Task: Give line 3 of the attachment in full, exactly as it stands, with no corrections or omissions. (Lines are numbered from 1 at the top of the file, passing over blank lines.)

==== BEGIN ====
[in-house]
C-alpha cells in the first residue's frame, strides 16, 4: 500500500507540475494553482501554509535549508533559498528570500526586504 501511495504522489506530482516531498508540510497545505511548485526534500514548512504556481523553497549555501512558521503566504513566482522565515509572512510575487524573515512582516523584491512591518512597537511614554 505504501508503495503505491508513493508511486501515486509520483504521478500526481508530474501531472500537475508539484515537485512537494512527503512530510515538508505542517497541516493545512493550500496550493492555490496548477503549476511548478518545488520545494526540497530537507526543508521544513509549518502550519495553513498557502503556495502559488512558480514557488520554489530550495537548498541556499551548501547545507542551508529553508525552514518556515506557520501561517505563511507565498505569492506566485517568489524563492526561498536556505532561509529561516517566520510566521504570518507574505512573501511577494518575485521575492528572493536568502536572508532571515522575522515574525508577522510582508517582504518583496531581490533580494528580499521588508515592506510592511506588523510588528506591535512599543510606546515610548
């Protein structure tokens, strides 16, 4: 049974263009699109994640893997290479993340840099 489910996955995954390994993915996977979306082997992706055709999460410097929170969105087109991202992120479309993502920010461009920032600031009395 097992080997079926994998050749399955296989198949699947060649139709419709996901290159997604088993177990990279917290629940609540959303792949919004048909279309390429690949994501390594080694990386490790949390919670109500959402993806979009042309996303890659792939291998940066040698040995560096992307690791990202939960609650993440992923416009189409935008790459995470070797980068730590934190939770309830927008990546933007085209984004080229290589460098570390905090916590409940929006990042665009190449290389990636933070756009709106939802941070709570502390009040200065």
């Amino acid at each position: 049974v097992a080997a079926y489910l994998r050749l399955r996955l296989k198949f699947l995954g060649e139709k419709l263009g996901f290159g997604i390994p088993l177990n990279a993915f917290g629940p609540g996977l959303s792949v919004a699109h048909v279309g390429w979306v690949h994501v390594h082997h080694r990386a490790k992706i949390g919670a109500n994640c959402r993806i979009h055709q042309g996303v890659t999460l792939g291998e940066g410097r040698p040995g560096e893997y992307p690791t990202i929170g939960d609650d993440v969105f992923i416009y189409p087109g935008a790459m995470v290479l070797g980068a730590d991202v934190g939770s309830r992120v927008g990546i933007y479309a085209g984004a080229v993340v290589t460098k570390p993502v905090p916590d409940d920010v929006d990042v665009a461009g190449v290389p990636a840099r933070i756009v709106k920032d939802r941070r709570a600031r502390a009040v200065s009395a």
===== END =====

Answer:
């Protein structure tokens, strides 16, 4: 049974263009699109994640893997290479993340840099 489910996955995954390994993915996977979306082997992706055709999460410097929170969105087109991202992120479309993502920010461009920032600031009395 097992080997079926994998050749399955296989198949699947060649139709419709996901290159997604088993177990990279917290629940609540959303792949919004048909279309390429690949994501390594080694990386490790949390919670109500959402993806979009042309996303890659792939291998940066040698040995560096992307690791990202939960609650993440992923416009189409935008790459995470070797980068730590934190939770309830927008990546933007085209984004080229290589460098570390905090916590409940929006990042665009190449290389990636933070756009709106939802941070709570502390009040200065």